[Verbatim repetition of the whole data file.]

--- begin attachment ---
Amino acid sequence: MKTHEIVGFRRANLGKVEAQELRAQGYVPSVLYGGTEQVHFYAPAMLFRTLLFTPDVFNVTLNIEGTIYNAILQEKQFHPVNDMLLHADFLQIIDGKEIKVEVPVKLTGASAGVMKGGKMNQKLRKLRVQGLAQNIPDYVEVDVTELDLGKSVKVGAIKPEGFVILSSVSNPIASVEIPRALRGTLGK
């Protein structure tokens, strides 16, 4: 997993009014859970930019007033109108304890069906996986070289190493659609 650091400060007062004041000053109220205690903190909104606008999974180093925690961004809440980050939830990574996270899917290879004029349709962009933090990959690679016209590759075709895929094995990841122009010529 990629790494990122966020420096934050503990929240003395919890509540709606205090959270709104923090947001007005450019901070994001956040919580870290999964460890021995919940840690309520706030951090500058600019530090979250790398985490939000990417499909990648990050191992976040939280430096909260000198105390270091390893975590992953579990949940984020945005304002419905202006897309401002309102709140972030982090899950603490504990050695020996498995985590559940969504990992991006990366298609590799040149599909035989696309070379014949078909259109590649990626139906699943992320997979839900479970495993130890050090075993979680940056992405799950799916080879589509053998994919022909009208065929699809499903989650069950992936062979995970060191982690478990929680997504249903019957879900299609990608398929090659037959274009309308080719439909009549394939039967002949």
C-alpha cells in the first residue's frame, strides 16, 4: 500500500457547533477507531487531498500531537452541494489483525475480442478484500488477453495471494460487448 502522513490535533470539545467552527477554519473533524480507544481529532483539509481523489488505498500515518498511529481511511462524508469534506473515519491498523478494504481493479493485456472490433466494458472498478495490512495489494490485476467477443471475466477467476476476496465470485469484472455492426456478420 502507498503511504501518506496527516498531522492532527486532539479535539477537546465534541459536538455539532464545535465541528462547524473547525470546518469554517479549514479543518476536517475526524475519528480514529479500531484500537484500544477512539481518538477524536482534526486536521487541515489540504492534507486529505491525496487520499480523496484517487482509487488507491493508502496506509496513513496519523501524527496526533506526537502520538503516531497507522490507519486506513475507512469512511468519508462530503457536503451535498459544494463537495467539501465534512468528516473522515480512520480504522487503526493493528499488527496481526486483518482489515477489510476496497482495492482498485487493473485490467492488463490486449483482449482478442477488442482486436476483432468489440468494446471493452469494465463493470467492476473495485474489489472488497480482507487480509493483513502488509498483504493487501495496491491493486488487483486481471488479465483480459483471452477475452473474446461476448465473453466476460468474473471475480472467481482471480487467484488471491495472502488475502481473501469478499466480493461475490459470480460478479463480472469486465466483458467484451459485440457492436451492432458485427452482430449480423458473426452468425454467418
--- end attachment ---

Amino acid sequence: MKTHEIVGFRRANLGKVEAQELRAQGYVPSVLYGGTEQVHFYAPAMLFRTLLFTPDVFNVTLNIEGTIYNAILQEKQFHPVNDMLLHADFLQIIDGKEIKVEVPVKLTGASAGVMKGGKMNQKLRKLRVQGLAQNIPDYVEVDVTELDLGKSVKVGAIKPEGFVILSSVSNPIASVEIPRALRGTLGK
């Protein structure tokens, strides 16, 4: 997993009014859970930019007033109108304890069906996986070289190493659609 650091400060007062004041000053109220205690903190909104606008999974180093925690961004809440980050939830990574996270899917290879004029349709962009933090990959690679016209590759075709895929094995990841122009010529 990629790494990122966020420096934050503990929240003395919890509540709606205090959270709104923090947001007005450019901070994001956040919580870290999964460890021995919940840690309520706030951090500058600019530090979250790398985490939000990417499909990648990050191992976040939280430096909260000198105390270091390893975590992953579990949940984020945005304002419905202006897309401002309102709140972030982090899950603490504990050695020996498995985590559940969504990992991006990366298609590799040149599909035989696309070379014949078909259109590649990626139906699943992320997979839900479970495993130890050090075993979680940056992405799950799916080879589509053998994919022909009208065929699809499903989650069950992936062979995970060191982690478990929680997504249903019957879900299609990608398929090659037959274009309308080719439909009549394939039967002949």
C-alpha cells in the first residue's frame, strides 16, 4: 500500500457547533477507531487531498500531537452541494489483525475480442478484500488477453495471494460487448 502522513490535533470539545467552527477554519473533524480507544481529532483539509481523489488505498500515518498511529481511511462524508469534506473515519491498523478494504481493479493485456472490433466494458472498478495490512495489494490485476467477443471475466477467476476476496465470485469484472455492426456478420 502507498503511504501518506496527516498531522492532527486532539479535539477537546465534541459536538455539532464545535465541528462547524473547525470546518469554517479549514479543518476536517475526524475519528480514529479500531484500537484500544477512539481518538477524536482534526486536521487541515489540504492534507486529505491525496487520499480523496484517487482509487488507491493508502496506509496513513496519523501524527496526533506526537502520538503516531497507522490507519486506513475507512469512511468519508462530503457536503451535498459544494463537495467539501465534512468528516473522515480512520480504522487503526493493528499488527496481526486483518482489515477489510476496497482495492482498485487493473485490467492488463490486449483482449482478442477488442482486436476483432468489440468494446471493452469494465463493470467492476473495485474489489472488497480482507487480509493483513502488509498483504493487501495496491491493486488487483486481471488479465483480459483471452477475452473474446461476448465473453466476460468474473471475480472467481482471480487467484488471491495472502488475502481473501469478499466480493461475490459470480460478479463480472469486465466483458467484451459485440457492436451492432458485427452482430449480423458473426452468425454467418